Where Smart Picks Go to Die
Last week’s post was more of a disappointment than it was an article about Alabama’s dominance. Alabama was supposed to have faced its “first real test” and we were supposed to know who Alabama was. Unfortunately, Mississippi State was not a worthy opponent and we were left without a clear idea about how good Alabama was.
This week gave us what we were looking for.
LSU stretched Alabama as far as you can stretch a team…and still lose. LSU missed a 38 yard field goal and gave the Alabama offense one more chance. To this point, the Tide’s offense had been miserable in the second half. A.J. McCarron was inaccurate and Alabama seemed insistent on giving Eddie Lacy the ball up the middle.
But then came the prevent. LSU fell into the fatal trap of running too forgiving of a prevent defense too early (I promise to write an article in the coming weeks on the prevent defense). A.J. McCarron completed 3 straight passes to wide open receivers who easily ran out of bounds. LSU defenders were giving 20 yard cushions and Alabama took what they gave them.
By the time LSU decided to play defense again and bring some pressure, Alabama dialed up the perfect play. A screen directly into the blitzing defense left LSU with no one to defend T.J. Yeldon. With one man to beat Yeldon jukes his way to the end zone and an Alabama victory.
I’m not going to get into the statistics of the game. Instead, I’d like to try to break down the game to see if we can use any of the information we learned about Alabama to predict what might happen in the upcoming games. We’ll break it down by examining all three phases of the game.
Special teams has been Alabama’s weakness all year. However, this area of the game was probably the most solid and reliable against LSU. The kickoff coverage was good, the punting game changed the field position several times, and none of the kickers had to attempt field goals (thank God). The only hiccup was Cyrus Jones’ fumbled punt return that gave LSU great field position.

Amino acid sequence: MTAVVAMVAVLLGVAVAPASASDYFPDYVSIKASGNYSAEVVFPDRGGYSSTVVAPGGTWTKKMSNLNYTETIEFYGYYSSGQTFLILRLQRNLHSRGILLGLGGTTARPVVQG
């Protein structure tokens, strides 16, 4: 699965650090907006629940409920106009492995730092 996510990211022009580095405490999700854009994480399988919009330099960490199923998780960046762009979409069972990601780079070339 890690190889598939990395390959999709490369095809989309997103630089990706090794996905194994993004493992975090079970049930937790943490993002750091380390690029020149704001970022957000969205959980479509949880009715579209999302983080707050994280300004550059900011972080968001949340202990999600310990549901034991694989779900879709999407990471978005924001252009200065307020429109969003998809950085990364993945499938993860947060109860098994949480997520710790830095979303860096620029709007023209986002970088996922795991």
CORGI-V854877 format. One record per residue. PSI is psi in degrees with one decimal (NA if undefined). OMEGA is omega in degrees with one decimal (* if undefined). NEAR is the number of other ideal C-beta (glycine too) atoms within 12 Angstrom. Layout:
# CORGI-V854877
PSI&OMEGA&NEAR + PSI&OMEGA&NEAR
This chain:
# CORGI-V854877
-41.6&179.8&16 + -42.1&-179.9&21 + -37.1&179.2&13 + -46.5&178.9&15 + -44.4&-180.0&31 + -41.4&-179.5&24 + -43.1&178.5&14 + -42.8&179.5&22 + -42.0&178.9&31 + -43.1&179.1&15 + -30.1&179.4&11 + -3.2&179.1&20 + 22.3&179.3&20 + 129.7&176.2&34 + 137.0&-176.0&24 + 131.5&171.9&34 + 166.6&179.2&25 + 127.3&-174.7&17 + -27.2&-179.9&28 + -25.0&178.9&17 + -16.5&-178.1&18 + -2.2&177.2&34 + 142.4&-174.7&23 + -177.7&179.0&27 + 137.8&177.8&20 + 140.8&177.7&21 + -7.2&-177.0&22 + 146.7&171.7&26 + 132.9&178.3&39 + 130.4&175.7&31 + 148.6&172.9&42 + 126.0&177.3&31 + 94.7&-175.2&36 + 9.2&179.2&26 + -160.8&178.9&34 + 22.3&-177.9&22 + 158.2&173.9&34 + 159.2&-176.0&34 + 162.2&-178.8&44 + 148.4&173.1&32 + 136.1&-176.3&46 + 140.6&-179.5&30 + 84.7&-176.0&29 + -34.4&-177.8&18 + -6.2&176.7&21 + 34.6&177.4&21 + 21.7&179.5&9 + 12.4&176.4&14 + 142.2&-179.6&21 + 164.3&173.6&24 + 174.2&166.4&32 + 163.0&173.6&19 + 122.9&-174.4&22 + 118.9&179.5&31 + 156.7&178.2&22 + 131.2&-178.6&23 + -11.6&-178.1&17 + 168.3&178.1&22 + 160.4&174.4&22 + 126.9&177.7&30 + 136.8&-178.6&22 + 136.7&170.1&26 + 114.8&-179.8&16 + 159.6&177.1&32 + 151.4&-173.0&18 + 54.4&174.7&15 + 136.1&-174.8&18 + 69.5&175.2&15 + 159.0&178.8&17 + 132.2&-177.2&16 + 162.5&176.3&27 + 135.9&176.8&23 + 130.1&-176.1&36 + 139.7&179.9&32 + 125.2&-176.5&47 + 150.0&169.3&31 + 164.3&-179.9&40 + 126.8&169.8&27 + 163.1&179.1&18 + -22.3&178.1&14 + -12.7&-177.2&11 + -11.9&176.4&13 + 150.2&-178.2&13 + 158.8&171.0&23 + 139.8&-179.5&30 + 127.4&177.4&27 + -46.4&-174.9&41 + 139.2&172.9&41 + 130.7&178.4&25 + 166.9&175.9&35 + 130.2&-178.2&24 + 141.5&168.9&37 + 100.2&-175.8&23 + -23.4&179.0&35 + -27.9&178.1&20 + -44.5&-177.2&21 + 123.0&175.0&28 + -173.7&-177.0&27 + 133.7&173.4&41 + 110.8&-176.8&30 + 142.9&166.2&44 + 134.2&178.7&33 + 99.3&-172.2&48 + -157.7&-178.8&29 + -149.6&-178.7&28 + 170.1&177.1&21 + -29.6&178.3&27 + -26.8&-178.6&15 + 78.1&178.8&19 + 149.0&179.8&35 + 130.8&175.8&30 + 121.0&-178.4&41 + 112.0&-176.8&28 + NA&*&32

On offense, the Tide struggled at the beginning and middle of the games. A.J. started the game 1 of 7 and struggled to find receivers again after half time. I believe this is a direct result of McCarron feeling real pressure for the first time all season. I wondered last week how he would deliver under pressure and the answer was not well. McCarron did find his stride towards the end of the first half and during the last drive of the game. The running game struggled at times to open holes for Eddie Lacy. Alabama appears to be much more fluid when T.J. Yeldon is in the game, but Yeldon didn’t see many touches in the second half until the last possession. Unless he gets injured, T.J. Yeldon is going to be an amazing back for Alabama and someone to be feared by the rest of the conference for at least two more years.
The formula that seemed to throw Alabama’s offense off was get pressure on the quarterback and knock down his passes. These knockdowns at the line seemed to frustrate McCarron and force him to throw at odd angles. I don’t think any other defensive front 7 can match up against Alabama’s offensive line the way LSU did, but many defenses can knock down passes and get pressure on the quarterback.
Defensively, Alabama had one of the worst games I’ve watched them play since Georgia Southern. The Tide could not get off the field and gave up 435 yards while being on the field for almost 40 minutes. Run defense has always been a source of pride for Alabama but LSU didn’t appear to get the memo. Jeremy Hill used his speed, strength, and vision to rush for 107 yards and 1 touchdown (another freshman who will be a handful for defenses for years to come). For the first time all season, Alabama was consistently beaten to the edge by a faster runner. The running game combined with Zach Mettenberger’s career night spelled disaster for the Bama defense. Mettenberger, who has been terrible all year, had his best game as a D1 college athlete.
As good as Mettenberger’s night was, Alabama’s defense is still to blame for the majority of his success. While there were several throws that could not have been defended any better, most of the completions were due to bad coverage or bad matchups. Alabama blitzes A LOT. This creates one-on-one matchups with safeties and linebackers. It was these matchups where Alabama couldn’t keep up. Vinnie Sunseri and several of the linebackers for Alabama got burned on short easy routes. This could spell real trouble against the fast-tempo gun-slinging style of Texas A&M.
With all of the defects in Alabama’s game, the one thing you must return to is that they won. Even with defensive holes, offensive struggles, and an elite team who was up with less than 2 minutes to go, Alabama found a way to win.
Champions find ways to win.
(Writers Note: I know that the Alabama vs. LSU game was an exciting game that everyone has very strong oppinions about. Let me know what you thought about the game and how you think Alabama will do in the coming weeks. Just leave a comment below.)